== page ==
In this second part of a series unpacking the psychology behind cryptic crossword solving, Kathryn Friedlander explores the connection between cryptic clues and the ‘rebus’ or ‘word-picture’ puzzle form.Continue reading
Nearly all of us enjoy a good joke now and again, but those who do cryptic crosswords seem particularly attracted to verbal humour. In the first of a series unpacking the psychology behind cryptic crossword solving, Kathryn Friedlander explores the many links between puns, verbal ambiguity, misdirection and the solving of cryptic crossword clues.Continue reading
Kathryn Friedlander explores the ‘kick’ we get from cracking a really good cryptic crossword clue.
A number of stories in the press earlier this year reported work carried out in Vienna and London on solving puzzles in a brain scanner. The study suggested that solving a clue to a puzzle can trigger a highly rewarding ‘Aha!’ (or ‘Eureka!’) insight moment, which releases dopamine into the brain. This is the reward chemical associated with daily activities such as eating, winning money … and having sex. This led to headlines promising that cryptic crosswords were ‘better than sex’… but what’s the reality behind the hype?
Gill Hill explains why investigating creative problem solving is sometimes – quite literally – child’s play.
People might be surprised to hear that the games they played as children can help scientists to explain how people think. For example, researchers have recently used rock, paper scissors as a model for decision making. Furthermore, chess is seen as a pursuit for ‘thinkers’ around the world, and we have consequently seen lots of research exploring psychological processes whilst people play.
With a theme of Puzzles, Pain & Positivity, our research hubs (CREATE, Psychology of Educational Development, Centre for Health and Relationships and Emotion and Lifespan Relationships) were out and about with lots of interactive activities to engage the public with our work. Continue reading
Gillian Hill reports on preparations to help celebrate the 50th birthday of Milton Keynes at a festival to celebrate Science, Technology, Engineering and Mathematics in Middleton Hall, Milton Keynes Shopping Centre (7th/8th July)
Final preparations are underway for our Pop-up Lab. showcasing the University of Buckingham’s Psychology Research Hubs which – of course – includes CREATE.
The challenge was set by MK Innovates to provide exciting and interactive activities that engage young people – and especially girls – from Milton Keynes and the surrounding area with science. As always, the CREATE team were keen to get in on the act and we’ve identified some core aspects of our research to showcase at the event.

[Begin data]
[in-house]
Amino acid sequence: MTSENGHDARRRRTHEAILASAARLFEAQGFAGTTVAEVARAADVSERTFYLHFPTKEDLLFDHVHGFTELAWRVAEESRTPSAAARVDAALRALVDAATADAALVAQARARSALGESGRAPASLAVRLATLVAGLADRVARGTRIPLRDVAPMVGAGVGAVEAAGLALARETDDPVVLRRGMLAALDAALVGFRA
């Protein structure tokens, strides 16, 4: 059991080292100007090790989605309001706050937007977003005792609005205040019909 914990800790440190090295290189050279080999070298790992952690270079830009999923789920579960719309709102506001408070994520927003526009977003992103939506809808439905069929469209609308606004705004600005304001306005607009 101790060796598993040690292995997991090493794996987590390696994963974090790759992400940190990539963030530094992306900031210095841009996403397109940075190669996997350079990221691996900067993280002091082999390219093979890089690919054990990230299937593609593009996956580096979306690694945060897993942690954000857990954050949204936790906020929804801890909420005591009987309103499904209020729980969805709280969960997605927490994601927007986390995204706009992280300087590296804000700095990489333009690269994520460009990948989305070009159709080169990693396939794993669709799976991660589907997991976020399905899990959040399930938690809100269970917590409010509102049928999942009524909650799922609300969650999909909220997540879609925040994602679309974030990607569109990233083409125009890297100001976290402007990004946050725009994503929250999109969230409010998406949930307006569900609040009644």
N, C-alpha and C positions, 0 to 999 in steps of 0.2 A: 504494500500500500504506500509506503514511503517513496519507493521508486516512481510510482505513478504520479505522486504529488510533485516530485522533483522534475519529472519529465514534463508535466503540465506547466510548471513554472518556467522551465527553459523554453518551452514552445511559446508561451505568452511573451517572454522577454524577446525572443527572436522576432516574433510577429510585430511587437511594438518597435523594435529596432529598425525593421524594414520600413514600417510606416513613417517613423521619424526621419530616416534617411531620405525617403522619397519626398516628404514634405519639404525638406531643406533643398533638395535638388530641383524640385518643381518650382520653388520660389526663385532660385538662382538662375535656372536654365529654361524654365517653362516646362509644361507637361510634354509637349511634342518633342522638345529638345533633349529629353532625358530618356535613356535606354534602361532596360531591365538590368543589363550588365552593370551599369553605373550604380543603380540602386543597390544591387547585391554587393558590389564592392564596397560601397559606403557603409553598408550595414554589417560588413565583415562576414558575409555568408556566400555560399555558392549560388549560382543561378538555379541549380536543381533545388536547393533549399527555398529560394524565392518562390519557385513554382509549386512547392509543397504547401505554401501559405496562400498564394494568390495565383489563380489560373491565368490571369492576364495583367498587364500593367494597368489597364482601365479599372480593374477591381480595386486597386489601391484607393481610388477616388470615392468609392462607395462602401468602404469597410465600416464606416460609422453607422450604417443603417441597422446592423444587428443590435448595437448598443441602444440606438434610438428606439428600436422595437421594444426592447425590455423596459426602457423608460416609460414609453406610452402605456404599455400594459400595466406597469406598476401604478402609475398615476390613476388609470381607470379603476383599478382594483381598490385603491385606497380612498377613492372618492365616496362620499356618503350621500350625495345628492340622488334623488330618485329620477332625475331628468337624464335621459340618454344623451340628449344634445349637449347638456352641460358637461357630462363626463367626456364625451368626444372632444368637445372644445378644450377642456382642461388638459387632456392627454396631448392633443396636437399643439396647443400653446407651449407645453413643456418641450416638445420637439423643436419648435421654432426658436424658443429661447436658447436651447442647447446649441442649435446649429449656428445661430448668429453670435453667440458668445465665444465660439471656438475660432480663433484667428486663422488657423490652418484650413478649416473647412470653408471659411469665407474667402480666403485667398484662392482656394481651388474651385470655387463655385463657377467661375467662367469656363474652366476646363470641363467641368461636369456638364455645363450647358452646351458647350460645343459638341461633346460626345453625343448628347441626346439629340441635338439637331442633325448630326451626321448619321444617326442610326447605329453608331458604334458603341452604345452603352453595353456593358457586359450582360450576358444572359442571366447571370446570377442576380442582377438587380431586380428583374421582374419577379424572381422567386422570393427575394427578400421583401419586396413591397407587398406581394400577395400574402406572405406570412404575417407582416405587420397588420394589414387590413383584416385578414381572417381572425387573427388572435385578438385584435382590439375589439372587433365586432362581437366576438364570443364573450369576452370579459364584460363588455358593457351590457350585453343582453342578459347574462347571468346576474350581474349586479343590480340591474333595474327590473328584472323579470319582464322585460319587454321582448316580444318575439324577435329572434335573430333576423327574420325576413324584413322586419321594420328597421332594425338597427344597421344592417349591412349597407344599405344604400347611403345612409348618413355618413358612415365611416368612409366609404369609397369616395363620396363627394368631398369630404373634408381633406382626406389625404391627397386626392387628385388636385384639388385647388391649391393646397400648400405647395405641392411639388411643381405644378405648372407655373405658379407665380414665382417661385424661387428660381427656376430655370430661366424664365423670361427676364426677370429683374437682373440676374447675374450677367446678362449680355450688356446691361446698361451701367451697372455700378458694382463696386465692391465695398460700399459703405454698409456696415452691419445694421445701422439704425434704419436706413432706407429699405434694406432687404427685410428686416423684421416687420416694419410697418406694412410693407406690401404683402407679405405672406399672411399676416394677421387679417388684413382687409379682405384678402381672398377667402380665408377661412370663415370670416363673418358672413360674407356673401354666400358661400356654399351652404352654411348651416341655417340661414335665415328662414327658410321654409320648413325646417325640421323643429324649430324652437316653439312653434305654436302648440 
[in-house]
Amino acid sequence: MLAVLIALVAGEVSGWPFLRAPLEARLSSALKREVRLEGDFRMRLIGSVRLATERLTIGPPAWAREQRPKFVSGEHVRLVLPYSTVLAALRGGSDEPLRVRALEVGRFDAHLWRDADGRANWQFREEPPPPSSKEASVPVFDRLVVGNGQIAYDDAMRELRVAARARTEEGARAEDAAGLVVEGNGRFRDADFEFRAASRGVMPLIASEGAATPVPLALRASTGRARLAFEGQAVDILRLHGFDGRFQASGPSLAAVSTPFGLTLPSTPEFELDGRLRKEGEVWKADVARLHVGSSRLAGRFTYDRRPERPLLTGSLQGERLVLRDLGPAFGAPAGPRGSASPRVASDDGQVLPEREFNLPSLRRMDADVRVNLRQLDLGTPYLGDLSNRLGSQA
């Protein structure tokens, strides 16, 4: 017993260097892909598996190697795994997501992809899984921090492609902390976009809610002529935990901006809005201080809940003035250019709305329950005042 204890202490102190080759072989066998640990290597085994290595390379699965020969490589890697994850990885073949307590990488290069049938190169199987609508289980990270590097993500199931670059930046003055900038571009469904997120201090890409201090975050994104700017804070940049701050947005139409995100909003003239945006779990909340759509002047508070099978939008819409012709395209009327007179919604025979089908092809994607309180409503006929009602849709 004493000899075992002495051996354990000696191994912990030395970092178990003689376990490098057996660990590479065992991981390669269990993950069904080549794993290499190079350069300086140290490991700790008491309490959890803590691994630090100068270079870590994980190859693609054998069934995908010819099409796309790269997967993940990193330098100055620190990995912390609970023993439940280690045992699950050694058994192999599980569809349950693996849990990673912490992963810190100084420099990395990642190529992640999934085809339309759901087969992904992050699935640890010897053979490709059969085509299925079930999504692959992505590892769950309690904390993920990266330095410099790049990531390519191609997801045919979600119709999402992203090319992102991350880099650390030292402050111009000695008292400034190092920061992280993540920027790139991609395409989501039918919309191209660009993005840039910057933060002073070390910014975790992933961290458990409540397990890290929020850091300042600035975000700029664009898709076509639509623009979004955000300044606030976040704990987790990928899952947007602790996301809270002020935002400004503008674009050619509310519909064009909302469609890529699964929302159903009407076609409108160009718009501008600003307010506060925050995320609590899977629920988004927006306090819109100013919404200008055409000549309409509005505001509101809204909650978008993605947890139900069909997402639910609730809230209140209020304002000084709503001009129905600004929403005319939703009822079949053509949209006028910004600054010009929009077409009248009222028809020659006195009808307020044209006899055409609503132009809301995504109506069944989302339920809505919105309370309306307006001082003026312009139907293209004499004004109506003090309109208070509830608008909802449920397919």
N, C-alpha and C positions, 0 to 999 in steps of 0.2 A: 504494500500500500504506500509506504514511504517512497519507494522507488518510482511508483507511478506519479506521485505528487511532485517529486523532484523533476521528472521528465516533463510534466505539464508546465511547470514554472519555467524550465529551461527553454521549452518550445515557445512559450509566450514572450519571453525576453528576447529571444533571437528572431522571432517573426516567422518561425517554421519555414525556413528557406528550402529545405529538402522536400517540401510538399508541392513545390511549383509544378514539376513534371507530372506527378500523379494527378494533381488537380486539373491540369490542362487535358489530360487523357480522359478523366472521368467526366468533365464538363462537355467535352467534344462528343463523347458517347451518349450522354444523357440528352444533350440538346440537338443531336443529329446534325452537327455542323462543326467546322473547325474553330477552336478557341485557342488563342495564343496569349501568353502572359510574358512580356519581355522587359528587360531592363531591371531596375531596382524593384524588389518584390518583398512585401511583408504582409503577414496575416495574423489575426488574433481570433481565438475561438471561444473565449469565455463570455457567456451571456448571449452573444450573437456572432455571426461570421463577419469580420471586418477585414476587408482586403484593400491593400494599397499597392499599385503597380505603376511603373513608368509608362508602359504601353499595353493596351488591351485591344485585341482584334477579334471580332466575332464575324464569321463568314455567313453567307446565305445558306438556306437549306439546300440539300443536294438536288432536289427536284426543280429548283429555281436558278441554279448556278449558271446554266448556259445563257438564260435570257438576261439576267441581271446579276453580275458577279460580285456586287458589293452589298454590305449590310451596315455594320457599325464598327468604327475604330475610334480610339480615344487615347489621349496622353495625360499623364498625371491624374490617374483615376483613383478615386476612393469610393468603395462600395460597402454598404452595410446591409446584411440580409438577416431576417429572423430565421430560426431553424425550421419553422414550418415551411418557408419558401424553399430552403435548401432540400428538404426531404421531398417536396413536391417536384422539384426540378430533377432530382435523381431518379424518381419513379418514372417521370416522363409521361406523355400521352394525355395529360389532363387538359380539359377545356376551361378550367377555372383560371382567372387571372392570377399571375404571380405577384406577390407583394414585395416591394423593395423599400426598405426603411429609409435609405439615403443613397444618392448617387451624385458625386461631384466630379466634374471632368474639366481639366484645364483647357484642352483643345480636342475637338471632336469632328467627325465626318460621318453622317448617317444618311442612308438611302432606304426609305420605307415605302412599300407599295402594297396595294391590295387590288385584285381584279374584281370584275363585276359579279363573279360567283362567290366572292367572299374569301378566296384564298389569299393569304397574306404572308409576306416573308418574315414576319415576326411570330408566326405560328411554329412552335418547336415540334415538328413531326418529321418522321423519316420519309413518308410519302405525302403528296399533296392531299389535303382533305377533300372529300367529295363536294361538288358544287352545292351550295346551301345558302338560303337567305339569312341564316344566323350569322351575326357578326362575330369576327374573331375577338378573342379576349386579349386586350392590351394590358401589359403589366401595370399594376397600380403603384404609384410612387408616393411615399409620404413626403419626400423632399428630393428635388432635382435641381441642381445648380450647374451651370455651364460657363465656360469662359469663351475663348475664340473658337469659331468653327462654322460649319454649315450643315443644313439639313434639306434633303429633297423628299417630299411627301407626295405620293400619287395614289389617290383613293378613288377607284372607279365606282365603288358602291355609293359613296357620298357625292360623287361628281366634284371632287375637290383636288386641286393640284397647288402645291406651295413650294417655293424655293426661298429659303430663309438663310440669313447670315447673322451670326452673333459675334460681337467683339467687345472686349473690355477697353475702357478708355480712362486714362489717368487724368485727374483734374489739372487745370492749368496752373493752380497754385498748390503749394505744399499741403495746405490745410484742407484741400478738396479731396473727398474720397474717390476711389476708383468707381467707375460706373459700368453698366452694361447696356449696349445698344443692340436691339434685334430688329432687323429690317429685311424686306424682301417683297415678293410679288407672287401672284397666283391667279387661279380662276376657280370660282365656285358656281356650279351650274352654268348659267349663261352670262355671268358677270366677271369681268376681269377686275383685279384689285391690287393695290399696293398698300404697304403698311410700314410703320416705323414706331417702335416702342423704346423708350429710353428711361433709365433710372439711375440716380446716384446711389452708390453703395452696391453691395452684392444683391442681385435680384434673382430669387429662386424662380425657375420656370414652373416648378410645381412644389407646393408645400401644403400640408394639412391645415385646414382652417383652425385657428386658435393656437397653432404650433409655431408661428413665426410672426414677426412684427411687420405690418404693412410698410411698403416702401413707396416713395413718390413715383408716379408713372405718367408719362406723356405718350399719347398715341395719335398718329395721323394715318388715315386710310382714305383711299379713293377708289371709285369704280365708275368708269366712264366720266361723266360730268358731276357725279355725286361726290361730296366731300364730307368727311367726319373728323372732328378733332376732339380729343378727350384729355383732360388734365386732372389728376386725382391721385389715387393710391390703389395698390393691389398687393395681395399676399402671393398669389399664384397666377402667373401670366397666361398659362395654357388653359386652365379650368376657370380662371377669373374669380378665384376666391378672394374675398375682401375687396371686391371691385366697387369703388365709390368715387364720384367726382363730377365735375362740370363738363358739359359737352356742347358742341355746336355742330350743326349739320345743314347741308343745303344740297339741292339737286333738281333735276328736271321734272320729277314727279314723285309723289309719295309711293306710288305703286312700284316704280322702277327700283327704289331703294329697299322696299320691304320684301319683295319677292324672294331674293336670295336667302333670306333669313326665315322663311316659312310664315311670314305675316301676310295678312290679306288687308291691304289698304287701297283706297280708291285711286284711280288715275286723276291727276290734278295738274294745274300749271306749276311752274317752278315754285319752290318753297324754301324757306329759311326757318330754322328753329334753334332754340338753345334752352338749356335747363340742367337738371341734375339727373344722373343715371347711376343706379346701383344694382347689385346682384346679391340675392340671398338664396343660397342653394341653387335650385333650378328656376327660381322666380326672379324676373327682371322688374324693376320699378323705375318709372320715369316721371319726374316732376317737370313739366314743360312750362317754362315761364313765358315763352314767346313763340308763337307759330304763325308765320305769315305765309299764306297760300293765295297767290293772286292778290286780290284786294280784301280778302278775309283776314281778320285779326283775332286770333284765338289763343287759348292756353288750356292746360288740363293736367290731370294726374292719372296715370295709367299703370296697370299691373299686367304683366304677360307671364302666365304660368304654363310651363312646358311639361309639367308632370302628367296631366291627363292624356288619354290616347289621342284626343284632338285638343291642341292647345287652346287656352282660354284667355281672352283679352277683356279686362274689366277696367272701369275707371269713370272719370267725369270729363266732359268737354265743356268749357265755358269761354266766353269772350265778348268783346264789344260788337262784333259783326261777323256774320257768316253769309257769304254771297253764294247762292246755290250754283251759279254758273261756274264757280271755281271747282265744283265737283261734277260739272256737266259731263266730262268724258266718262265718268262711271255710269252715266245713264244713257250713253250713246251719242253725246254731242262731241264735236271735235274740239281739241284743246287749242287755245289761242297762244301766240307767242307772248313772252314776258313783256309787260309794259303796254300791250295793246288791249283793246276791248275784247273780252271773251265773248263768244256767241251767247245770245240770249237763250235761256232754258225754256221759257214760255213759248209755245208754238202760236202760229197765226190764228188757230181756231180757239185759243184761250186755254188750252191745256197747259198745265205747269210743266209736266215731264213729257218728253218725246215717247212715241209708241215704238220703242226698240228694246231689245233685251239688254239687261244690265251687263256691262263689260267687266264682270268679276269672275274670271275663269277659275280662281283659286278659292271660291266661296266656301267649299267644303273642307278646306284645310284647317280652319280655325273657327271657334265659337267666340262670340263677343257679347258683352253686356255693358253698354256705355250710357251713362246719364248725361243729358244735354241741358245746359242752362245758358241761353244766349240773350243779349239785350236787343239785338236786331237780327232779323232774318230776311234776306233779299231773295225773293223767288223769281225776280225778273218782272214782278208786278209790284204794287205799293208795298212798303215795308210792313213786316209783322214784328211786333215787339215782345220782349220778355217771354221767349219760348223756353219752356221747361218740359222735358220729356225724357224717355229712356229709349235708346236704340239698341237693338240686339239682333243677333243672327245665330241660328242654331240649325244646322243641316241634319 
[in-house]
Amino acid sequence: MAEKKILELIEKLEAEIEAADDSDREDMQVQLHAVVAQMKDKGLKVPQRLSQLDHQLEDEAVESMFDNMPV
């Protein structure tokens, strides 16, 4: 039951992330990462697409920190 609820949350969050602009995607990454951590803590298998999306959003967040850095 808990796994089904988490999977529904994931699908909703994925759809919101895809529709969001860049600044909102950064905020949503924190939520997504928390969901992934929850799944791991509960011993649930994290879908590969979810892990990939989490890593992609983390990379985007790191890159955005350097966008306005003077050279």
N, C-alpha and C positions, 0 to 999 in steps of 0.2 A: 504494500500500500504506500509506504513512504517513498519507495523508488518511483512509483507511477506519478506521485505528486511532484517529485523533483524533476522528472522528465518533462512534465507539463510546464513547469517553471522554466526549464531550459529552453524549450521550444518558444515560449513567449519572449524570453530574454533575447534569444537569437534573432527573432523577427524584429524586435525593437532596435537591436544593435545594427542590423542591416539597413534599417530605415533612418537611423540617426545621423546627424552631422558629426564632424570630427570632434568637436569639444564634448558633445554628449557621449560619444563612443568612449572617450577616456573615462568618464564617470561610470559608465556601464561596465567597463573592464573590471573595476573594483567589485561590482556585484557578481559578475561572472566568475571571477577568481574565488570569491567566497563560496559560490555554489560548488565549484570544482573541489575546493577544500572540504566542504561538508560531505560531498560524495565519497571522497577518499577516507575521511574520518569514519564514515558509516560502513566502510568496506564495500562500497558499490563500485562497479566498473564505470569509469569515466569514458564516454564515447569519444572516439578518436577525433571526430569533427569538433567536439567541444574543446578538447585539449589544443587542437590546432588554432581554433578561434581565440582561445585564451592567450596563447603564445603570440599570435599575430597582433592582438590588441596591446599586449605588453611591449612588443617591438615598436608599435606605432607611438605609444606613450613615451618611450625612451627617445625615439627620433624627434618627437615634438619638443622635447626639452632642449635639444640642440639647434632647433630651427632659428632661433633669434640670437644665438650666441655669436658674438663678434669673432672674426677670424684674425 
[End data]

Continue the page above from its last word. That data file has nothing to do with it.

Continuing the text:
Novel Approaches for Studying Creativity in Problem-Solving and Artistic Performance – a Frontiers in Psychology Research Topic, coming out in March 2018
Kathryn Friedlander invites creativity researchers world-wide to contribute to an exciting Frontiers in Psychology Research Topic, which went live last week.
Shouldn’t research into ‘creativity’ be pretty creative itself?
Philip Fine and I certainly think so, which is why we’ve been working with Frontiers in Psychology over the past few months to launch a new Research Topic looking at ‘Novel Approaches for Studying Creativity in Problem-Solving and Artistic Performance‘. The topic went live last week, and together with our other co-editors Roger Kneebone, Ian Hocking, Amory Danek and Bill Thompson we are busy advertising this opportunity as widely as possible, to connect with potential contributors. Do you fit the bill?
Soapbox Science may be just the platform you need to launch your academic career. Gill Hill looks back over her personal successes of the past year, since her appearance at Milton Keynes, and urges all female scientists to take the plunge.
About this time last year I noticed an announcement on the University of Buckingham‘s round-up email. It was a call for female scientists to take part in our local Soapbox Science event, to be held in Milton Keynes shopping centre in the summer of 2016. Although initially hesitant, I talked myself into applying, thinking it would be good for me to have to talk about my PhD research to a public audience.
One year on I thought I’d reflect on my Soapbox experience, in the hope of encouraging other female scientists to apply.